Past the Fish Ladder, the trail to the Great Falls Overlook reaches Olmsted and Rocky Islands. These islands are unique ecosystems; during the Potomac River's occasional floods, these islands are completel inundated and various sediments are dumped on the island. As a result, the island's habitat differs somewhat from the habitat of its surroundings. Many bridges on these islands span small streams and rocky gorges, many of which are especially photogenic. The entire trail on the island is an elevated boardwalk; it is illegal to leave the boardwalk, so do not try to. Interpretive plaques along the trail inform you of the area's ecosystem.
The most spectacular views of the Great Falls of the Potomac are from the Virginia side, which is only a short drive from both Washington DC and the C&O Canal. The cost of entering this park is $5. Once inside, you can take a short walk to the falls; stop at the visitor center; or hike on some of the park's 15 miles of trails. Otherwise you can walk along Mather Gorge or visit ruins of a canal and a town.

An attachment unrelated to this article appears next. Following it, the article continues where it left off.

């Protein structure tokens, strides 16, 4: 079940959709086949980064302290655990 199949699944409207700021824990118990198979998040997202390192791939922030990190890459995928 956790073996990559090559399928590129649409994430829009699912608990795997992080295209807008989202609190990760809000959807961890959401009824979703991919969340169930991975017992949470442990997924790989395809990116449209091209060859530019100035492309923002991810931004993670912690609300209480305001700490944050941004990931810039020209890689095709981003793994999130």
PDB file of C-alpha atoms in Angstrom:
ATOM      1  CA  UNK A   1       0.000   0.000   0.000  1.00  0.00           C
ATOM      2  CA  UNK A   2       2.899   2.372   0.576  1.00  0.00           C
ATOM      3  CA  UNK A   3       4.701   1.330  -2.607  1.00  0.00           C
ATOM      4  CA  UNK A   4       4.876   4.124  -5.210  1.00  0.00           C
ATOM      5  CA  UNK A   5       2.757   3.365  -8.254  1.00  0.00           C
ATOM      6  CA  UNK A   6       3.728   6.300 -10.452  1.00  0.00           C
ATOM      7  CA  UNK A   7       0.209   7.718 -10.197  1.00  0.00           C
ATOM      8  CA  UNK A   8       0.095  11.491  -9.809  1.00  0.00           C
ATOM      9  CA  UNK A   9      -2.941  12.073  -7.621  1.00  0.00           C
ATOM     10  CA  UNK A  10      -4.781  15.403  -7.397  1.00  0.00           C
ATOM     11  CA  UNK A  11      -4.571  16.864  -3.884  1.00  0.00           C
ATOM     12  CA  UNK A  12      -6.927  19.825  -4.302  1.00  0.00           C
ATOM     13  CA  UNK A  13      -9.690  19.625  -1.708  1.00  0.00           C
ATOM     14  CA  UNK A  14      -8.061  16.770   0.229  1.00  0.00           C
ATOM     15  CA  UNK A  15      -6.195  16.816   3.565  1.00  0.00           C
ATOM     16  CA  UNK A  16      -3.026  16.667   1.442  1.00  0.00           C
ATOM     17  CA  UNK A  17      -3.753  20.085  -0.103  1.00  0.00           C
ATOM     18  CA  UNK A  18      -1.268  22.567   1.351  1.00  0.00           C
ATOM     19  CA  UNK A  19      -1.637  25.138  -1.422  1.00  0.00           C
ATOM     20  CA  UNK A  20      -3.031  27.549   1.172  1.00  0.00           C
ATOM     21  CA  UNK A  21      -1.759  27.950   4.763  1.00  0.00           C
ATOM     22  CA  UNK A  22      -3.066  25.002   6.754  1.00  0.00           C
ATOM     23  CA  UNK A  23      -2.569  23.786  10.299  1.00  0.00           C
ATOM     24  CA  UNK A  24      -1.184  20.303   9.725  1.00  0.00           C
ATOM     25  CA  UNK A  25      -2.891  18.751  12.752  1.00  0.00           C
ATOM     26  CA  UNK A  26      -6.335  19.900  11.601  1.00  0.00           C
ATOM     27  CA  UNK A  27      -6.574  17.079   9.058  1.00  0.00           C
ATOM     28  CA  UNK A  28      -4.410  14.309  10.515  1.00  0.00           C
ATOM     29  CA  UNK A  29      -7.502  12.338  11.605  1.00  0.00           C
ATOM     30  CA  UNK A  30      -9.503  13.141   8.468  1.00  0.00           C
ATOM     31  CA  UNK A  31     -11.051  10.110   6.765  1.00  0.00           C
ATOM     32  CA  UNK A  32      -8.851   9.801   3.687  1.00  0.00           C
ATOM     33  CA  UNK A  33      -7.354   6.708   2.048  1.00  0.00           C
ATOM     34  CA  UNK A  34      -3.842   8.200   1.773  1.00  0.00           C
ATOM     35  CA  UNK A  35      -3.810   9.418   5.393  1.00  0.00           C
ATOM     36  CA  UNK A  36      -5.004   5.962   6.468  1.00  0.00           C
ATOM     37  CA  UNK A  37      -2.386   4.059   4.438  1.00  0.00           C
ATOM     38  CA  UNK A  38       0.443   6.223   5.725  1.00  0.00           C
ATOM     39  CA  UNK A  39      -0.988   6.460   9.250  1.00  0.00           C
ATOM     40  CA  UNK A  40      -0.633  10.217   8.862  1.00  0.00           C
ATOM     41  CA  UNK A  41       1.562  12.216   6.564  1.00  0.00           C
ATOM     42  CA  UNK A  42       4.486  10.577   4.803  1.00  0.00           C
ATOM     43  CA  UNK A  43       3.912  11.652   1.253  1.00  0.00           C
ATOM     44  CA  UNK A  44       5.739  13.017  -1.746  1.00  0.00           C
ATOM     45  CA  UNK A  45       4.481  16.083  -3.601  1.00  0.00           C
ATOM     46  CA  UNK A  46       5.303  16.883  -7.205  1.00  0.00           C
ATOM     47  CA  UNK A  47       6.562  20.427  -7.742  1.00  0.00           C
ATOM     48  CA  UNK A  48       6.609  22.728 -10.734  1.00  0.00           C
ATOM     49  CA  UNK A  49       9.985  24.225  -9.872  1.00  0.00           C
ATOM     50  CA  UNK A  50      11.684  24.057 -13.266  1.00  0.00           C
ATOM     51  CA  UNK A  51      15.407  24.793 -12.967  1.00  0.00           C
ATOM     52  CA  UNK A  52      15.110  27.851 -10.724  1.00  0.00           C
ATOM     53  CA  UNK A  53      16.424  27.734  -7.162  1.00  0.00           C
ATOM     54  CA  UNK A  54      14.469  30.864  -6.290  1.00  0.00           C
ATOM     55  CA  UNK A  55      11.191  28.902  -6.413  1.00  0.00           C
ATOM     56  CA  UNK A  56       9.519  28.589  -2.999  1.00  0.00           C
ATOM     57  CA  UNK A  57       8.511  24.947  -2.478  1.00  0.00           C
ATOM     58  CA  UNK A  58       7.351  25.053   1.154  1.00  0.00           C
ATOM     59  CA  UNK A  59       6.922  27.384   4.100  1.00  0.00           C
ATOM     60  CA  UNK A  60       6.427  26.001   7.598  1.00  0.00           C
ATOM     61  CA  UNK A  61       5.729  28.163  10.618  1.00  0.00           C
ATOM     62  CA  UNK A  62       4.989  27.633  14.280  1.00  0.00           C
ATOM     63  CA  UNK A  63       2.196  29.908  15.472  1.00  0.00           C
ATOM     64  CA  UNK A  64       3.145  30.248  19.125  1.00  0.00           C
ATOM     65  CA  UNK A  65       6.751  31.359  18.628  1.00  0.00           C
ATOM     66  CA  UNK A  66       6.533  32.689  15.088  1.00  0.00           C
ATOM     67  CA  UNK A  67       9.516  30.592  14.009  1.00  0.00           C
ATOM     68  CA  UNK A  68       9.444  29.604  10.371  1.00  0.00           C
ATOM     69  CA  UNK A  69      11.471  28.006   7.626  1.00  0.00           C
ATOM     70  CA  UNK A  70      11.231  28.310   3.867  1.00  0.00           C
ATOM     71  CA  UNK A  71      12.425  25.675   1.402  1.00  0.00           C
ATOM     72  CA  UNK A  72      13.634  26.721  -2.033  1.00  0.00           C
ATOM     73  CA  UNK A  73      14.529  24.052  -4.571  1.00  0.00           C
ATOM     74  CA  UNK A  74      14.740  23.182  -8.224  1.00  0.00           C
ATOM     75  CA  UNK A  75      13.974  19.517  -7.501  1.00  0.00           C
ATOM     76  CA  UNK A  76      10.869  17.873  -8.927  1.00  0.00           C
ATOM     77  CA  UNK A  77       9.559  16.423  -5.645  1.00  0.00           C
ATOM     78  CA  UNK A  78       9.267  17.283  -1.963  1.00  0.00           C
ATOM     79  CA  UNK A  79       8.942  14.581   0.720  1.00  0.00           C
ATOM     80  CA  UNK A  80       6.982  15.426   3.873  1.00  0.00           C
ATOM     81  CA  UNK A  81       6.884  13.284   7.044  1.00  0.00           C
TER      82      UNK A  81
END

The Fish Ladder is one of the most interesting and beautiful areas in the C&O Canal Great Falls area. To get there, start from the tavern and walk south along the towpath, and you will soon see a side trail for the Great Falls Overlook/Olmsted Island Bridges. Turn right and take that trail, and immediately you will reach the trail across the Fish Ladder. Although the scene seems like a little natural wonder, with a small waterfalls, rapids, rocks, and whitewater, the entire area is artificial. Originally, not many fish were able to navigate the river past the Great Falls, so to assist them Congress appropriated $50,000 for the construction of a fish ladder around the falls. Work took quite a while, with a final cost of $75,000. Today if you visit you can barely see the human adjustments, even though quite a few of the "rapids" are made by wooden structures.